Archive for June 19th, 2014

The W Word

I am talking about watermelon. I don’t know about this. I am thinking the HPD Police Chief is a little thin skinned these days. His department is under question. Heck, there is another front page story on the HPD mess today. The Chief took offense at my pal Bill King’s column last week because Bill referenced a watermelon joke. Here is Bill’s column today:

On June 8, my column argued that before we invest any more money in the Houston Police Department, it should undergo a management review by an outside consulting firm. I based my opinion on numbers from the city that, notwithstanding the fact that the department’s budget has nearly doubled in the past 10 years and that its caseload has declined, it is nonetheless solving nearly 20 percent fewer cases.

According to records I obtained from the department, nearly 93 percent of all burglaries and 63 percent of all violent crimes go unsolved.
In 2013, HPD averaged just 1.5 arrests for violent crimes for each officer on the force.

The total number of cases solved was the lowest in six years, notwithstanding that the investigative staff has increased by 50 percent during that time.

I also noted some issues in the department’s budget that I found troubling and for which taxpayers, who will bear the cost, deserve an explanation. For example, in the past six years, the “Chief’s Command Staff” has gone from 170 employees with a budget of $21 million to a proposed 2015 budget calling for 269 employees and a budget of over $34 million.

During the same time, a new cost center – presumably, a new, recurring line item on the budget – called “Chief of Staff” was added with the proposed 2015 budget. This new cost center, with an $18 million tab, calls for 153 employees.

I also questioned why, out of 5,200 officers, only 4,100 were assigned to patrol or investigation.

These all seemed like pretty fair questions to which taxpayers are entitled answers. I expected that the department would not like these questions, but I thought, at least, it might provide some answers or an explanation.

The response I received was something I never would have contemplated in a million years. The chief complained to my editor that the column was a racist slap directed at him personally.

The basis of his allegation was that I had used as a lead-in to the story an account I first heard in business school 40 years ago about a vendor buying watermelons for more than he was selling them. As the tale goes, the vendor concluded that to make more money, he would need a bigger truck.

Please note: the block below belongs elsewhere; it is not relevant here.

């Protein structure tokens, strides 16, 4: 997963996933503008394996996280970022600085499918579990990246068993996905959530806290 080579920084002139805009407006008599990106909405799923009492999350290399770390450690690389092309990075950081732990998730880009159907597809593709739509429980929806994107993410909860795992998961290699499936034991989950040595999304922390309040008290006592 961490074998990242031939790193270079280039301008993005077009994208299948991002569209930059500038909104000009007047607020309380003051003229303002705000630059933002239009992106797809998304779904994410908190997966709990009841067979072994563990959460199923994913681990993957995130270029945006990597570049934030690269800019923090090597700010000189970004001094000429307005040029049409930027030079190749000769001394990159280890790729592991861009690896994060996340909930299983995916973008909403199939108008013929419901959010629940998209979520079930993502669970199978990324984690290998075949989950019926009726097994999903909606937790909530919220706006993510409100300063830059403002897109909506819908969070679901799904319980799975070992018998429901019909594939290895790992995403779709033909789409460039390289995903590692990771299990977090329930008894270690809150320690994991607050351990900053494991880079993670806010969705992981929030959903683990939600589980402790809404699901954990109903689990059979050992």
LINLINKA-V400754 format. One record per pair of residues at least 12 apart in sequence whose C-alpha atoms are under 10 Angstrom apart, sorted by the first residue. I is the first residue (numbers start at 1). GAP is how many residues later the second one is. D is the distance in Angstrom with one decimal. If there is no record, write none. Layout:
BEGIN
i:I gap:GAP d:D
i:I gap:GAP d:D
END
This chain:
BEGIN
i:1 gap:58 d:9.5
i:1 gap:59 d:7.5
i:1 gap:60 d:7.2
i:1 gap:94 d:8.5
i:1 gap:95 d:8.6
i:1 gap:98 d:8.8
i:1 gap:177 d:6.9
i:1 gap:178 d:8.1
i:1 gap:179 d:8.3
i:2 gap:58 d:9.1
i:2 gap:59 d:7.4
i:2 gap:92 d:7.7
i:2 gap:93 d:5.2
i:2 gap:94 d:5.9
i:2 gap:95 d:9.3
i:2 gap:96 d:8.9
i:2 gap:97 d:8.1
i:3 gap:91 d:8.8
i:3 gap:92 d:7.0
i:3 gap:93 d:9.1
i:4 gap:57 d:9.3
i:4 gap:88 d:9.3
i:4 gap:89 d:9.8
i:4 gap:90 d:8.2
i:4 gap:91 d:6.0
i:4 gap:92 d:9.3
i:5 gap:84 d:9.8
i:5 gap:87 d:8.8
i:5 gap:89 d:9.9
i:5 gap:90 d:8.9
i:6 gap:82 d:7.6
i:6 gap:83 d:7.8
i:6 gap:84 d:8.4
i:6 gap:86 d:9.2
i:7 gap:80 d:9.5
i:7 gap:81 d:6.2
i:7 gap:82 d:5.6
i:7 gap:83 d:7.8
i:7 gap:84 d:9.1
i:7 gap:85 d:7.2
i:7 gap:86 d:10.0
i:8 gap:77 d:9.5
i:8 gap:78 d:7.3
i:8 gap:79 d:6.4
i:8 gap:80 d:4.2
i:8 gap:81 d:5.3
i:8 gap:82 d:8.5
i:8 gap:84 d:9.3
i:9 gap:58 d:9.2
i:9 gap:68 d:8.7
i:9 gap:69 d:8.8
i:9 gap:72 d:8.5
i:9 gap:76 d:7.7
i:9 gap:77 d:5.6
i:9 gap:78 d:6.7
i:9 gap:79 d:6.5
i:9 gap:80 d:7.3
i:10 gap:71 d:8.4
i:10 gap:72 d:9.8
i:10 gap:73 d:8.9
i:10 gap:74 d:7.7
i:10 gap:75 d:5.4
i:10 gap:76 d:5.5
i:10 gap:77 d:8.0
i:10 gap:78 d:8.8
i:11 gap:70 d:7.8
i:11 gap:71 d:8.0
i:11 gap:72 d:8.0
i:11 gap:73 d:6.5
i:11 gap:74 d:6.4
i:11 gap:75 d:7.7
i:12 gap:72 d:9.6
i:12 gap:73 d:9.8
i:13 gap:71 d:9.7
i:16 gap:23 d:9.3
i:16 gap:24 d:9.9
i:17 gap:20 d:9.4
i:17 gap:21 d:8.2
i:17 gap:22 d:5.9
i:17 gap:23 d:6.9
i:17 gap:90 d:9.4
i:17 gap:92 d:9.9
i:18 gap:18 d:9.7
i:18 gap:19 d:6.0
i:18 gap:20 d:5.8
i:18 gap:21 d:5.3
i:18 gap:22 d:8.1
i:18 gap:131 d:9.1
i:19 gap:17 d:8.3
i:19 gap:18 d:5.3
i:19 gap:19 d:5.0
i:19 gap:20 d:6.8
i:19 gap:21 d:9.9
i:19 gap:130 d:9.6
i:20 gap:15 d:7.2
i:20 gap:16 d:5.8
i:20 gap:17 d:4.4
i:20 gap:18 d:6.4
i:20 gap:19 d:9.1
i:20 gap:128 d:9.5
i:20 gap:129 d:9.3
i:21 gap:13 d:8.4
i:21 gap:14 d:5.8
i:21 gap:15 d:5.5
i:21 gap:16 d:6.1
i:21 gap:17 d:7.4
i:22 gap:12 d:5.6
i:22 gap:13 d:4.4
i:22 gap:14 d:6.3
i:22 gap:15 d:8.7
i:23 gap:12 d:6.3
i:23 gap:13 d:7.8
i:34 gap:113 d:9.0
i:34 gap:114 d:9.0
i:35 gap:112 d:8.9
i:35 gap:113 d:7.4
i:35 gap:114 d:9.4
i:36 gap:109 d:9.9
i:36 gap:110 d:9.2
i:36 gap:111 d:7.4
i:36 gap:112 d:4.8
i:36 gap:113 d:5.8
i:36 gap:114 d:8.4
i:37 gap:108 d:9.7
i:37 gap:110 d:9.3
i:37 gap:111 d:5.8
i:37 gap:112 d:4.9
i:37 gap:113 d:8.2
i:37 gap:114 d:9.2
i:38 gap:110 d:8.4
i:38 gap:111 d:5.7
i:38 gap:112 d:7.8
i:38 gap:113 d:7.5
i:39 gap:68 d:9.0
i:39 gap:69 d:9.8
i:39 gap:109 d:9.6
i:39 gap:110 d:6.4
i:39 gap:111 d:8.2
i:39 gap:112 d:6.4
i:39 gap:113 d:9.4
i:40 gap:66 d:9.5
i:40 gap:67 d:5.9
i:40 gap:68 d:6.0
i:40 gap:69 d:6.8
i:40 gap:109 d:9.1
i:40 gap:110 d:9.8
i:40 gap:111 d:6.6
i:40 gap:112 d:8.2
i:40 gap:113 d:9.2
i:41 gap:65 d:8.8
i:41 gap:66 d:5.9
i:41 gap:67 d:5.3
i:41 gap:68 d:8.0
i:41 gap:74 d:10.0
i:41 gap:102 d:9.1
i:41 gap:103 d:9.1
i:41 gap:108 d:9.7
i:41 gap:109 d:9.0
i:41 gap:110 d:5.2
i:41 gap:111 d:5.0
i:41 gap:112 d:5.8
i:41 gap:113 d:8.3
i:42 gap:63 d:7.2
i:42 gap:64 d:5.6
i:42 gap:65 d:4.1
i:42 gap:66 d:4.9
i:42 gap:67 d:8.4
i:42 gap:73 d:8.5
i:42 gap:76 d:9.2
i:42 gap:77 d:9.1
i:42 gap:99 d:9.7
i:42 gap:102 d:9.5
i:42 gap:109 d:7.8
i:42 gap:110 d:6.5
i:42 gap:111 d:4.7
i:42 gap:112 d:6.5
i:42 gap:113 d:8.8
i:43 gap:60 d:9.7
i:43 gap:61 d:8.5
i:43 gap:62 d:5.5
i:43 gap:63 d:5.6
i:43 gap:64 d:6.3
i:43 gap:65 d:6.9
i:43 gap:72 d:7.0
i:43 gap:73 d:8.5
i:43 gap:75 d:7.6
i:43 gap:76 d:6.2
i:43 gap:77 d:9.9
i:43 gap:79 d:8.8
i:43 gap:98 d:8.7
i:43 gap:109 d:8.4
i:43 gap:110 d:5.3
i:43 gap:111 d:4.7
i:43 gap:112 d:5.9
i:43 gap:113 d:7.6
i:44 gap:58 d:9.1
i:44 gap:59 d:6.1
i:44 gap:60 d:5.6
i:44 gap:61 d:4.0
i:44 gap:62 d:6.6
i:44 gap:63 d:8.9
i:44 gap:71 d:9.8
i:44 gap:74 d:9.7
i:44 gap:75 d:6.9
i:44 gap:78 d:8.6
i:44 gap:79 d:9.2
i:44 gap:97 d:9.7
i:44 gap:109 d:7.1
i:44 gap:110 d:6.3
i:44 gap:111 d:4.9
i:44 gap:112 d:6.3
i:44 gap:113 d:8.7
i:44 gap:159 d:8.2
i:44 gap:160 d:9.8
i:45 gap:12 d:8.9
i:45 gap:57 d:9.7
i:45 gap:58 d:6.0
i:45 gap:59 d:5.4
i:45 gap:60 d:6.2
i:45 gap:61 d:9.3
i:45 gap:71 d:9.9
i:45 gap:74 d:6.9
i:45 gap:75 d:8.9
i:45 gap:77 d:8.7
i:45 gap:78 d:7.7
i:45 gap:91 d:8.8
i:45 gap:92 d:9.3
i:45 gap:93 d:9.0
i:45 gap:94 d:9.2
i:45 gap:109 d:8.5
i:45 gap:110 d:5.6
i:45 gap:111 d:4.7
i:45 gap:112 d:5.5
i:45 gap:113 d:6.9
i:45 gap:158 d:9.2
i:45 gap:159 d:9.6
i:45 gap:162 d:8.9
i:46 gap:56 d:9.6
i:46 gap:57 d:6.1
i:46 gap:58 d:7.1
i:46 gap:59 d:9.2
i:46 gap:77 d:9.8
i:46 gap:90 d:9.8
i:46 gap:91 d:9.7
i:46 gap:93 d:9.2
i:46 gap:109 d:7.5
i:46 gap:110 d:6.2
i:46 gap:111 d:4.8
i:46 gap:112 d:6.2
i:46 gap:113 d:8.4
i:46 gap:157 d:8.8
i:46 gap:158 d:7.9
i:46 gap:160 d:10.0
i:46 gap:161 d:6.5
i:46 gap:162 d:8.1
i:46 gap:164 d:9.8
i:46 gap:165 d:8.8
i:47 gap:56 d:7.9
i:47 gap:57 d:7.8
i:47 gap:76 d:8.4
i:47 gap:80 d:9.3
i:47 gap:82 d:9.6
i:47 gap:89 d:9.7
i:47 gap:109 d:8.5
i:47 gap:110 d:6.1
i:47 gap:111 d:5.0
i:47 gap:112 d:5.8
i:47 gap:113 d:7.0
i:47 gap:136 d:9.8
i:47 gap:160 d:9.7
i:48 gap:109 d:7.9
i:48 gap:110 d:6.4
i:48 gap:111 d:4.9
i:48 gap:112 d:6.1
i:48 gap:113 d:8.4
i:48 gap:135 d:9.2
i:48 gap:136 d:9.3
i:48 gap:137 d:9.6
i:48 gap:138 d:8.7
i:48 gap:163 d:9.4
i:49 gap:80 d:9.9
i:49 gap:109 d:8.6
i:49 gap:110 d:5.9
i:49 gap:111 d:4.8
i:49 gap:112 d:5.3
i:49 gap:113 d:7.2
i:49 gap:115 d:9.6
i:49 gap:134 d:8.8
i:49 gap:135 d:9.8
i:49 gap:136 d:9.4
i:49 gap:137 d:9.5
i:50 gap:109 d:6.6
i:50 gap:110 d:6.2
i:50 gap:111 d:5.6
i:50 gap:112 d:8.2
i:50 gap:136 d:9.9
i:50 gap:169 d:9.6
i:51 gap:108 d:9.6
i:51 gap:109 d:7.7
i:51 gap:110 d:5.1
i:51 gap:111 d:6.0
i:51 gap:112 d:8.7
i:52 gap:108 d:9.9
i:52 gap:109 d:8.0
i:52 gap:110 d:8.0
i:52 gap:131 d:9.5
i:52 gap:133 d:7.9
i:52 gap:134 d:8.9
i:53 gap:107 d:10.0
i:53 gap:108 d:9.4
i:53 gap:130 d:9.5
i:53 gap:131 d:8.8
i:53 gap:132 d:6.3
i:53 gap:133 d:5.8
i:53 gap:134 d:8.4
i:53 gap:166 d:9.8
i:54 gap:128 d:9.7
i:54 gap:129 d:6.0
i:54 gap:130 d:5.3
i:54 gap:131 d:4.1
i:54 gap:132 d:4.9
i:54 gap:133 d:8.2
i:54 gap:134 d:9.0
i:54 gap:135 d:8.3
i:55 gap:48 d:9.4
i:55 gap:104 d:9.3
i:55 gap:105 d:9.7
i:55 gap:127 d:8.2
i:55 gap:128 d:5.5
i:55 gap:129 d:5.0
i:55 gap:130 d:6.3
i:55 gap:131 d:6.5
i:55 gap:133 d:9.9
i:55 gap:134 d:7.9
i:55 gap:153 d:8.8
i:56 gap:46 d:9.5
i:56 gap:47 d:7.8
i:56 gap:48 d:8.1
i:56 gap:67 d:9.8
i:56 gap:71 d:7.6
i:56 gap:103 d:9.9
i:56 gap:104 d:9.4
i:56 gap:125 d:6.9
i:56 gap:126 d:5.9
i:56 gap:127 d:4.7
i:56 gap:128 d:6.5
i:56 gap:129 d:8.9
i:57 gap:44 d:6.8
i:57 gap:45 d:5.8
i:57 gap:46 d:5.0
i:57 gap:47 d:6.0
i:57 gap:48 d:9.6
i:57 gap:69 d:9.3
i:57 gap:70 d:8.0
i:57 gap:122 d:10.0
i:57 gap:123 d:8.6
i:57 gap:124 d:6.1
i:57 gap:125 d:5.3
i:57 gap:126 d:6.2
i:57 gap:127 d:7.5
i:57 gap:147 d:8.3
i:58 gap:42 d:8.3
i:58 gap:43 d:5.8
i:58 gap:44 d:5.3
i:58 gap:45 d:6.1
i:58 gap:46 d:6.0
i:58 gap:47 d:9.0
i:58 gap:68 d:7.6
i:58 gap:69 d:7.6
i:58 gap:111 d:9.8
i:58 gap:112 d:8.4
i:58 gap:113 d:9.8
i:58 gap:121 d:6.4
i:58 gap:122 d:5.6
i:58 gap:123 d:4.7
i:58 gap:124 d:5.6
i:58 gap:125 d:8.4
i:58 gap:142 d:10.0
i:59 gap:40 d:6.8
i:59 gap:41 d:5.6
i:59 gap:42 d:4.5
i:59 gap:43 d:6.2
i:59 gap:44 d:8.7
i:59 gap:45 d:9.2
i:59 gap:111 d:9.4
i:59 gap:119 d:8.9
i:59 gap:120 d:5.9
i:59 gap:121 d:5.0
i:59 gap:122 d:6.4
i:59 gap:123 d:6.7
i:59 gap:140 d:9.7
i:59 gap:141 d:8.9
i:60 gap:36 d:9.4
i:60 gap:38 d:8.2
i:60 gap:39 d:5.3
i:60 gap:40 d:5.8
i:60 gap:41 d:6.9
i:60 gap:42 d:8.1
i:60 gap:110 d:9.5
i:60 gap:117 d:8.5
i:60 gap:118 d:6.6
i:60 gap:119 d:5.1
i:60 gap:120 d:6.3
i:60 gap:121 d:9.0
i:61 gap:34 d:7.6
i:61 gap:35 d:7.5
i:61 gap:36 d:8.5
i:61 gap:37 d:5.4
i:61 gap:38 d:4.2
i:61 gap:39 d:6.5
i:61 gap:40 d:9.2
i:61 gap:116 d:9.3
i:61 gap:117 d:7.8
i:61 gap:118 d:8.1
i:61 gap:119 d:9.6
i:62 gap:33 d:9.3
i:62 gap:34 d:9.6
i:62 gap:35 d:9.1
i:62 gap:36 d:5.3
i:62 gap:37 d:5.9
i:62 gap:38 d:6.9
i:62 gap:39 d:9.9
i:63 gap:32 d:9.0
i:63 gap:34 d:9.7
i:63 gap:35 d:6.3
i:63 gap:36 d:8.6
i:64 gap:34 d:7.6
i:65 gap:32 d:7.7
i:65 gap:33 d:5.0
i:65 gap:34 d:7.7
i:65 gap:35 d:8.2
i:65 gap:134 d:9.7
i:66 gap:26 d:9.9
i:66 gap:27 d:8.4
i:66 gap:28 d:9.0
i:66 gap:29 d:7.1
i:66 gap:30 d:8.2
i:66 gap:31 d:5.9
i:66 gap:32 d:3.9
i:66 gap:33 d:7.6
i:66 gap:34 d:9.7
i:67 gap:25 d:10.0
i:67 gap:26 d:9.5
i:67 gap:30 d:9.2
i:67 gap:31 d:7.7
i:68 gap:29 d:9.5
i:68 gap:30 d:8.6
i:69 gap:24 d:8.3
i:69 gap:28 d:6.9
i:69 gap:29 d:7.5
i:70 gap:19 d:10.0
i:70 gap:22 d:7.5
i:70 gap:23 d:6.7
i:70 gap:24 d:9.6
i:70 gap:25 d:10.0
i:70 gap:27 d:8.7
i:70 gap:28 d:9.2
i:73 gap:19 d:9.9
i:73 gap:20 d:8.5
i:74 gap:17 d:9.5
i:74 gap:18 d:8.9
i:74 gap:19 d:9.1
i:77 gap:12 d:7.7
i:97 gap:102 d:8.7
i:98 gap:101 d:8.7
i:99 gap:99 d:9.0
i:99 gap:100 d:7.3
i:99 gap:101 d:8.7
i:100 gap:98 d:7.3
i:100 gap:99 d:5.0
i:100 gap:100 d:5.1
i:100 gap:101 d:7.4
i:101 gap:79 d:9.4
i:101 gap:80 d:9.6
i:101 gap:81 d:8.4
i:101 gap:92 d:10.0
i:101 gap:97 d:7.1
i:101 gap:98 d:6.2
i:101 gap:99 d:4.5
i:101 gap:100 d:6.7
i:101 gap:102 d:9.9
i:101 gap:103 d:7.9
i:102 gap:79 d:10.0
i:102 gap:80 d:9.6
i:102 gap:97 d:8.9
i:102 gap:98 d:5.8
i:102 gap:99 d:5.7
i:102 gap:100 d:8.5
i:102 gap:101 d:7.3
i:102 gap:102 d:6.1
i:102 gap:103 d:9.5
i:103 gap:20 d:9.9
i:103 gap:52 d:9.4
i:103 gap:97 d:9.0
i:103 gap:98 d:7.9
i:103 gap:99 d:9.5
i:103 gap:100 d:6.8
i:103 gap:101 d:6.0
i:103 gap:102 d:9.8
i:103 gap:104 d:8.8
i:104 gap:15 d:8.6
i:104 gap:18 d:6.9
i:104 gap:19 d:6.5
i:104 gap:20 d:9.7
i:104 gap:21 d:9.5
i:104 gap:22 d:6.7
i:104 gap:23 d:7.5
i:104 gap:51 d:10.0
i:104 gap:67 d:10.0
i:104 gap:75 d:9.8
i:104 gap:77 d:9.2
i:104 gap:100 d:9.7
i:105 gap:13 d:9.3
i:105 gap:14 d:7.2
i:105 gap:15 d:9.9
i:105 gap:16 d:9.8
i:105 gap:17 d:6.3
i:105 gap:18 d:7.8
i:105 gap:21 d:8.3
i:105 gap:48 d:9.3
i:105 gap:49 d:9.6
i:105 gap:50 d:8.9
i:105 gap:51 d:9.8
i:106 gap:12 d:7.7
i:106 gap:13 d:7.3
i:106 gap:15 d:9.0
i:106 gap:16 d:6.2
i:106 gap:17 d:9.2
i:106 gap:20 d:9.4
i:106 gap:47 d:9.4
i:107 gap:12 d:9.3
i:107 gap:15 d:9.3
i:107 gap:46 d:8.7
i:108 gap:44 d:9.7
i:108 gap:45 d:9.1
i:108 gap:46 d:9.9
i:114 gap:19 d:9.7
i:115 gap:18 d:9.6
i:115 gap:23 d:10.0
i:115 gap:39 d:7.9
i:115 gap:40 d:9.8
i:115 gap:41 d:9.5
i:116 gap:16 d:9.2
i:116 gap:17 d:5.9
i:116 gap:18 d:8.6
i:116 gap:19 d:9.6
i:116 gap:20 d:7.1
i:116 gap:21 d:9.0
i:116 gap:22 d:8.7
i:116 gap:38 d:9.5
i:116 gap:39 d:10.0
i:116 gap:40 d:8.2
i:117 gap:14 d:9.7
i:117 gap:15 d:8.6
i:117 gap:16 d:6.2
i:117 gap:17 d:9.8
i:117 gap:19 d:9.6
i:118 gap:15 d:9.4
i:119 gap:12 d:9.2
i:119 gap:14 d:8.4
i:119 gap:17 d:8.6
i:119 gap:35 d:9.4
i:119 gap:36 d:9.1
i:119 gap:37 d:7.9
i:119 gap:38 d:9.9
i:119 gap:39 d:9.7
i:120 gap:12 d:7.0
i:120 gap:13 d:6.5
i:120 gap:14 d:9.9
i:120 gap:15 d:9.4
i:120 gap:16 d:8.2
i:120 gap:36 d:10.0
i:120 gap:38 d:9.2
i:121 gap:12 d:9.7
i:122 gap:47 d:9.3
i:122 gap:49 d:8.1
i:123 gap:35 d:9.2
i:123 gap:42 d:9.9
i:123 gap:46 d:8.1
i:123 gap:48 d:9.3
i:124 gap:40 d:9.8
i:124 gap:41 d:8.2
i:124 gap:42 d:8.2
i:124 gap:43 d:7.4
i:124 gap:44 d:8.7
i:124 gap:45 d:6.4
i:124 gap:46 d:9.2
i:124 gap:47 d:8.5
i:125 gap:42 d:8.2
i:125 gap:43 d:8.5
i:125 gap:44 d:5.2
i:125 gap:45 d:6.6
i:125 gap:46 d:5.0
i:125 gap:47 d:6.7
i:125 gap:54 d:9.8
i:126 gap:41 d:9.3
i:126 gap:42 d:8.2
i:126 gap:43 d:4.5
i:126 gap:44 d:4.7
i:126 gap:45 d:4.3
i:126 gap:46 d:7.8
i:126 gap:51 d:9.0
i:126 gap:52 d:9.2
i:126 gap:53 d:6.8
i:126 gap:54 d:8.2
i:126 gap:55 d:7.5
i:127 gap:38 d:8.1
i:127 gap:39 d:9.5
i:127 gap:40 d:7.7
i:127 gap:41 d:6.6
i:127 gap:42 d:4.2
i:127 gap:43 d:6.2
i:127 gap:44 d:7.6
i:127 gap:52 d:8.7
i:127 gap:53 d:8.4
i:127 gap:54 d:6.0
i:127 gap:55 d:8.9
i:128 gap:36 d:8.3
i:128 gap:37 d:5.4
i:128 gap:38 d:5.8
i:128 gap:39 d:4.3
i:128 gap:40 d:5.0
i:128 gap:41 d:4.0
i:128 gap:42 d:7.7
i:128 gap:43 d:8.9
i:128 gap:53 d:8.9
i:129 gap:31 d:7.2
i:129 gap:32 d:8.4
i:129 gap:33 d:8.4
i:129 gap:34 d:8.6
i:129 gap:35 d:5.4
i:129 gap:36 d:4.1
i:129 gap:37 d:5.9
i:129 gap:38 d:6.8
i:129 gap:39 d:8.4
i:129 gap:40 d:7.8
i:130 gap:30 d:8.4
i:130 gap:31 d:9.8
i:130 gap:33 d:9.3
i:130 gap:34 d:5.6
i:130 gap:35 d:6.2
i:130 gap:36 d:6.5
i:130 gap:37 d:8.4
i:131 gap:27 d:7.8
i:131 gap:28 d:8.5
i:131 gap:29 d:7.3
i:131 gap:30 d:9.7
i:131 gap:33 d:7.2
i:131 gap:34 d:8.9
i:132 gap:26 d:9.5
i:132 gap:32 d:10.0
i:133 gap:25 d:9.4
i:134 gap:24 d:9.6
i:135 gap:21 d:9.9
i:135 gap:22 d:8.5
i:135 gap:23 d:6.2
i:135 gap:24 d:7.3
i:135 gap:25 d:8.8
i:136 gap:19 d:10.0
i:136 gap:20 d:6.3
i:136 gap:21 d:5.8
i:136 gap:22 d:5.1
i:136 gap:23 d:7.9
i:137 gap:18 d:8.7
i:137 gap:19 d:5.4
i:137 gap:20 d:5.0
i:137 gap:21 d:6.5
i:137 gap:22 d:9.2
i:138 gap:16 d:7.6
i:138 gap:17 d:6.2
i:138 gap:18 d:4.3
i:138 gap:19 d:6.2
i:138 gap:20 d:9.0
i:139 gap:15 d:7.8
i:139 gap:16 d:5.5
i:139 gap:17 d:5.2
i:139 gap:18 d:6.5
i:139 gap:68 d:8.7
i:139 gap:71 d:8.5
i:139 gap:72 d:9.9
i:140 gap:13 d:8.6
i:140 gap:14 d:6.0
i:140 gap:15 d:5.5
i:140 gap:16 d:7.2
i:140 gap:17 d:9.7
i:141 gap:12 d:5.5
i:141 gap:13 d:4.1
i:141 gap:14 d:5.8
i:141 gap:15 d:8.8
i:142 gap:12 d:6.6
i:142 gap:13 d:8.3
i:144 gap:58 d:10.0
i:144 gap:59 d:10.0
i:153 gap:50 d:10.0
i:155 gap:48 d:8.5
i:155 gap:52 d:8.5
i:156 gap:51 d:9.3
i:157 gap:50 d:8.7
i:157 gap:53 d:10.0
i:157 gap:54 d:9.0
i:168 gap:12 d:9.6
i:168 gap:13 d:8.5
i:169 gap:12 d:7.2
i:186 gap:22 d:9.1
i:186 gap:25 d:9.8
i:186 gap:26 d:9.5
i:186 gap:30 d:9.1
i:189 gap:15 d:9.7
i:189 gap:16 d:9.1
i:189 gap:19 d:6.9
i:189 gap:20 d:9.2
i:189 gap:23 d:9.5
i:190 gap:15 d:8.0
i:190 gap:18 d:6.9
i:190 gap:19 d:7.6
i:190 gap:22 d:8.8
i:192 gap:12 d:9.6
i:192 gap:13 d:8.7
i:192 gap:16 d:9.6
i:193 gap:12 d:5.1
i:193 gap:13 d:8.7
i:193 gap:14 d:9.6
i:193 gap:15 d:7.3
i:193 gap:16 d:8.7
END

The point of the story is that simply throwing more resources at an unsound business model or organization will not solve its problems.
Obviously, the story could have been told about any commodity. Why it has traditionally been told with watermelons, I have no idea.

I did do a quick check on Google and found scores of references to the story in business journals and even in the popular media, including a column in the Huffington Post.

None of the retellings of the story took place in a racial context.

Nonetheless, it is true that watermelons have been used as a symbol to stereotype, insult and demean African-Americans. And I truly regret if the chief or anyone else interpreted my retelling of this story in this context because that certainly was not my intent.

Anyone who knows me and my involvement in this community and the way I have run the businesses in which I have been involved knows I would never intentionally make a derogatory racial remark or reference.

Candidly, the connection between the business school story and the racially charged use of watermelons never crossed my mind. Nor did it raise concerns from a number of editors and writers who read the column before publication.

But the incident is a powerful illustration of how we all come to the civic discourse with our own history and experiences.

It is a reminder that we all need to be more sensitive, not just to what we intend to say, but also how others may hear and interpret what we say. I certainly intend to do so.

I read Bill’s column back on June 8 and I didn’t find it racially offensive, but then I am not of the African American persuasion. I still find it a stretch but oh well.

The Tigers visit The Yard next week. Name the first Tiger pitcher to win the AL Cy Young Award.

HCC Trustee Dave Wilson doesn’t want HCC to participate in the Pride Parade. What else is news?

Denny McLain of course won the 1968 AL Cy Young award after going 31-6.

We’ve now lost three in a row. Come on guys!

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